• Chef William

    Almost right will make a hell of a different when landing a plane, guiding an ocean liner over the ocean or landing a rocket at the space station. Almost right can sometimes improve a recipe except when baking of course. Almost right has made a lot of divorce Lawyers very rich. I think your almost right with this one..

  • I couldn’t believe it! Don’t get me wrong, I think that children need to be encouraged, but I am not sure that saying that something is ‘almost right’ will help…

  • Well, it is true that, as we age, we are less and less sure of some things. But, in maths at least, there is no such thing as almost right!

  • You are right. I am all about encouraging kids, but that’s taking it a step too far, don’t you think?

  • Maybe. But wrong remains wrong, right? Or if it is what she meant, shouldn’t she have explained it?

  • Well, kids need to learn, right? How can they learn if they are not corrected? How can they find satisfaction if nobody has corrected their mistakes? It is a complicated world…

  • I knew it! You are getting more British, David!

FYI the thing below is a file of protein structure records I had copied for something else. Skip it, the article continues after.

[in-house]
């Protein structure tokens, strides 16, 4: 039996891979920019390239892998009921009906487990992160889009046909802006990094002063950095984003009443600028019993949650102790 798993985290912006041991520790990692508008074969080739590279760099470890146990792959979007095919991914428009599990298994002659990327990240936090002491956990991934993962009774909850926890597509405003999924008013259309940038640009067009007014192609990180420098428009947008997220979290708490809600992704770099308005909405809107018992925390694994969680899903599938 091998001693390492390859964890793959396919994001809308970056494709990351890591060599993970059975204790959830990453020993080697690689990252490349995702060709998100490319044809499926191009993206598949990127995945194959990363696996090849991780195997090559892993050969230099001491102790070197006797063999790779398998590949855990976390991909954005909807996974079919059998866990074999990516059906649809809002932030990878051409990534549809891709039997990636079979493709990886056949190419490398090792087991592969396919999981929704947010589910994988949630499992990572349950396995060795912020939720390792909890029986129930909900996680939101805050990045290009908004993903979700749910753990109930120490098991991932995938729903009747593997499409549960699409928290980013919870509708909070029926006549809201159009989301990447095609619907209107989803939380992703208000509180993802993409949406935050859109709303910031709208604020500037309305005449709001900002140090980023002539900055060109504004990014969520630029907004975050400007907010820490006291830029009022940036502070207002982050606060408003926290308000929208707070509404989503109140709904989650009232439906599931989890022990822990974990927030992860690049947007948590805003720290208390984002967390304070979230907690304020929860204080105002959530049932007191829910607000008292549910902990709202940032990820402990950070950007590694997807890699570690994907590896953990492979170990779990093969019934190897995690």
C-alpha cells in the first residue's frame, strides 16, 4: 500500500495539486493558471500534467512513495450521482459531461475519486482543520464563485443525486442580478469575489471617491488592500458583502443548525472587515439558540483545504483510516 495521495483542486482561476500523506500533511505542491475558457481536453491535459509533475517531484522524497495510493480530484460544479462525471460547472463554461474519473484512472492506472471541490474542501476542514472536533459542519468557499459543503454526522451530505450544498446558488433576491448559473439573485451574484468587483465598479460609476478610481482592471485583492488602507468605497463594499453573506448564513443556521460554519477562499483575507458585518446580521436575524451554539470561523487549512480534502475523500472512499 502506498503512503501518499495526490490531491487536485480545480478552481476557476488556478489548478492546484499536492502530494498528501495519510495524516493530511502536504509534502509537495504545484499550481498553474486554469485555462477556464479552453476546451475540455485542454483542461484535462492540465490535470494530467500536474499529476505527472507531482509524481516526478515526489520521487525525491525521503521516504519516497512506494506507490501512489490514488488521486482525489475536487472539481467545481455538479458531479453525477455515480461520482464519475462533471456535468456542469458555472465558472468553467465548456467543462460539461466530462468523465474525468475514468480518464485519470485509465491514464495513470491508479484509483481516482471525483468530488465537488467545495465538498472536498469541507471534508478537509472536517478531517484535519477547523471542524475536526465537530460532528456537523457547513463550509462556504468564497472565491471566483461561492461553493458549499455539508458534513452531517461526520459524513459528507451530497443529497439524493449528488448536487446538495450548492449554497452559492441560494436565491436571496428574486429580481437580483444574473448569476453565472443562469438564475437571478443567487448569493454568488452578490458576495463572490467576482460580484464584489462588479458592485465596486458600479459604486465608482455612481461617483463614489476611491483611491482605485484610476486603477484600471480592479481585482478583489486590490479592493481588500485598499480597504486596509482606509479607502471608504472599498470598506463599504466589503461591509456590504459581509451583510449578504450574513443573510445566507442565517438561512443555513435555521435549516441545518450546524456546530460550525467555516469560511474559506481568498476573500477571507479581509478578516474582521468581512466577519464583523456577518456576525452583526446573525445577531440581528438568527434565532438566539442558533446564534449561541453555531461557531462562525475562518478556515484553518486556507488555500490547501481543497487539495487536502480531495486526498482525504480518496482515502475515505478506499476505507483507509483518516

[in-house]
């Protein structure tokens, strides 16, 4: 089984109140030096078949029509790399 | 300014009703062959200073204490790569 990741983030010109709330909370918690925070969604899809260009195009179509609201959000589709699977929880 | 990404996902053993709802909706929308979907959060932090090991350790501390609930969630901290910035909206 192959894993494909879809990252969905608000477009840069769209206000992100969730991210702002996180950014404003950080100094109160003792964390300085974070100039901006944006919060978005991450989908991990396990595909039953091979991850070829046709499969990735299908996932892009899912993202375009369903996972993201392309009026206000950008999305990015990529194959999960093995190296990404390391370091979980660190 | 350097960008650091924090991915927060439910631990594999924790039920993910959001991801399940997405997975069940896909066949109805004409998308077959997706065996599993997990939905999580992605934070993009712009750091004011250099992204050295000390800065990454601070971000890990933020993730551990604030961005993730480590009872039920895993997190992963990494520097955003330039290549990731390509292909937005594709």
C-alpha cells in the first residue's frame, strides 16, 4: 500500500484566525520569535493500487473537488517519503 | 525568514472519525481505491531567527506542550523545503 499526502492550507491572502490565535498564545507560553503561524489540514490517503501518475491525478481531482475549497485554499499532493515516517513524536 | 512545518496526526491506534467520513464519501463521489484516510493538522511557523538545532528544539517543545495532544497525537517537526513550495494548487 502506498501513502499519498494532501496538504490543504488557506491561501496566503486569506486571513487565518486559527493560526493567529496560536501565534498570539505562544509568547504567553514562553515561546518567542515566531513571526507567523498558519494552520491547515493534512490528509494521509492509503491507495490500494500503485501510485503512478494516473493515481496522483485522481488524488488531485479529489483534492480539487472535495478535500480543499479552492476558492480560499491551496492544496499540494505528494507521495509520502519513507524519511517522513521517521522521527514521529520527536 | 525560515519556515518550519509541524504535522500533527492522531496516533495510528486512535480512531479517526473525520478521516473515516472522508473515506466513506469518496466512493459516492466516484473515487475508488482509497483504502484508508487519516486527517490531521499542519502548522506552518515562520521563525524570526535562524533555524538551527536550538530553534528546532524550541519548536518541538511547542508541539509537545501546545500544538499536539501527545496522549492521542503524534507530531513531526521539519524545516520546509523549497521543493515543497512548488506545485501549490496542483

• I think that you are making a good point here: she said that she had it almost correct because it was politically correct. I can’t believe it!

  • SarahHague

    She could have got it right up to a point, so the working out may have been right but she went wrong at the end. The process is as important as the result. Mind you, if it was a simple addition and she got it wrong, then she got it wrong full stop.

  • Is the process as important as the result? I don’t know. he right process with the wrong result remains wrong, right? Gosh, I am confused!

  • Right or wrong, isn’t what we learn what ultimately counts?

  • Sophie Bowns

    Hmm, it would have been better if she’d marked it as ‘incorrect’

  • AnnMullen

    When I home schooled my daughter, I would check her math and tell her that she needed to rework her almost right answers. I didn’t say that, of course, but I can see how knowing that you are on the right path could keep you working until it is right. The problem with the teacher is that she doesn’t have time to get each child mastering the process. I hope you told your daughter since she was so close, you expected her to work until she had it right. Since the teacher can’t do that, it is your responsibility. And I am very sorry for a generation of people who think half right is good enough when they build planes and bridges.

  • Thom Brown

    I just remember getting ‘partial credit’ on math problems – if I showed my work, i.e. how I went about it.

  • Penelope James

    “Almost right” may be meant to be encouraging but in fact, it’s damaging. The mind latches onto “right” which can make a child believe she did a good job despite a slight mistake in the process. Suppose the teacher had written “almost wrong” implying near failure versus near success?
    I’m with you, Muriel, your daughter gave the wrong answer, and there’s no “almost” about that.